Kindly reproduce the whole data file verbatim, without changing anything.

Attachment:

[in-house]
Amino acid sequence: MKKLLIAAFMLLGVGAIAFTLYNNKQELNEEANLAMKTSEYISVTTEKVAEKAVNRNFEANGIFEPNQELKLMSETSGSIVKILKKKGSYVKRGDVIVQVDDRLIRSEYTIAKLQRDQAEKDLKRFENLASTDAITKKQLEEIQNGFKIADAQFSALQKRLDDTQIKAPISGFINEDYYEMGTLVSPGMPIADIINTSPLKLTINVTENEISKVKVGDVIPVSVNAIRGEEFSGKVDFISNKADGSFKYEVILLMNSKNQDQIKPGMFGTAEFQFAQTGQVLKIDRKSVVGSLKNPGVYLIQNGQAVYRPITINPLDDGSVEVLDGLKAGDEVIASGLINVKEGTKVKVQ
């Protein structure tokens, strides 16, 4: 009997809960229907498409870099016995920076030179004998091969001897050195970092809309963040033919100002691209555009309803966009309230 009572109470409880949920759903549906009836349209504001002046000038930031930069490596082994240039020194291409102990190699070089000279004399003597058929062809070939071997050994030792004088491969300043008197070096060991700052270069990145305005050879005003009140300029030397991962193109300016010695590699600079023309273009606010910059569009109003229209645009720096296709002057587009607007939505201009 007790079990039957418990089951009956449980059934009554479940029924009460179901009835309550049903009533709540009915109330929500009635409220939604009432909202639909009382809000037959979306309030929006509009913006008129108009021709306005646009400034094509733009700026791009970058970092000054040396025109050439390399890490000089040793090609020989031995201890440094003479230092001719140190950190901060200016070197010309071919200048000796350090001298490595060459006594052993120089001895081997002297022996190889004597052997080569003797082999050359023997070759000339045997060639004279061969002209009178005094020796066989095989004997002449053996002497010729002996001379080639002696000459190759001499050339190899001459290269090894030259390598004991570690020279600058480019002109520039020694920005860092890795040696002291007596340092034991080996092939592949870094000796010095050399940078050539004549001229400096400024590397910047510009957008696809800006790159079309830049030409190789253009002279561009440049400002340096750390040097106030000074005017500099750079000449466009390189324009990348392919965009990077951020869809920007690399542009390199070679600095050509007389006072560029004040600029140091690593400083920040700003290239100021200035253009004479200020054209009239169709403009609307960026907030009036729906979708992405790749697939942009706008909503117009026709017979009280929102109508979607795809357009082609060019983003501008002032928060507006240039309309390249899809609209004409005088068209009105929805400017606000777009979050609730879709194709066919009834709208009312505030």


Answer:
[in-house]
Amino acid sequence: MKKLLIAAFMLLGVGAIAFTLYNNKQELNEEANLAMKTSEYISVTTEKVAEKAVNRNFEANGIFEPNQELKLMSETSGSIVKILKKKGSYVKRGDVIVQVDDRLIRSEYTIAKLQRDQAEKDLKRFENLASTDAITKKQLEEIQNGFKIADAQFSALQKRLDDTQIKAPISGFINEDYYEMGTLVSPGMPIADIINTSPLKLTINVTENEISKVKVGDVIPVSVNAIRGEEFSGKVDFISNKADGSFKYEVILLMNSKNQDQIKPGMFGTAEFQFAQTGQVLKIDRKSVVGSLKNPGVYLIQNGQAVYRPITINPLDDGSVEVLDGLKAGDEVIASGLINVKEGTKVKVQ
């Protein structure tokens, strides 16, 4: 009997809960229907498409870099016995920076030179004998091969001897050195970092809309963040033919100002691209555009309803966009309230 009572109470409880949920759903549906009836349209504001002046000038930031930069490596082994240039020194291409102990190699070089000279004399003597058929062809070939071997050994030792004088491969300043008197070096060991700052270069990145305005050879005003009140300029030397991962193109300016010695590699600079023309273009606010910059569009109003229209645009720096296709002057587009607007939505201009 007790079990039957418990089951009956449980059934009554479940029924009460179901009835309550049903009533709540009915109330929500009635409220939604009432909202639909009382809000037959979306309030929006509009913006008129108009021709306005646009400034094509733009700026791009970058970092000054040396025109050439390399890490000089040793090609020989031995201890440094003479230092001719140190950190901060200016070197010309071919200048000796350090001298490595060459006594052993120089001895081997002297022996190889004597052997080569003797082999050359023997070759000339045997060639004279061969002209009178005094020796066989095989004997002449053996002497010729002996001379080639002696000459190759001499050339190899001459290269090894030259390598004991570690020279600058480019002109520039020694920005860092890795040696002291007596340092034991080996092939592949870094000796010095050399940078050539004549001229400096400024590397910047510009957008696809800006790159079309830049030409190789253009002279561009440049400002340096750390040097106030000074005017500099750079000449466009390189324009990348392919965009990077951020869809920007690399542009390199070679600095050509007389006072560029004040600029140091690593400083920040700003290239100021200035253009004479200020054209009239169709403009609307960026907030009036729906979708992405790749697939942009706008909503117009026709017979009280929102109508979607795809357009082609060019983003501008002032928060507006240039309309390249899809609209004409005088068209009105929805400017606000777009979050609730879709194709066919009834709208009312505030």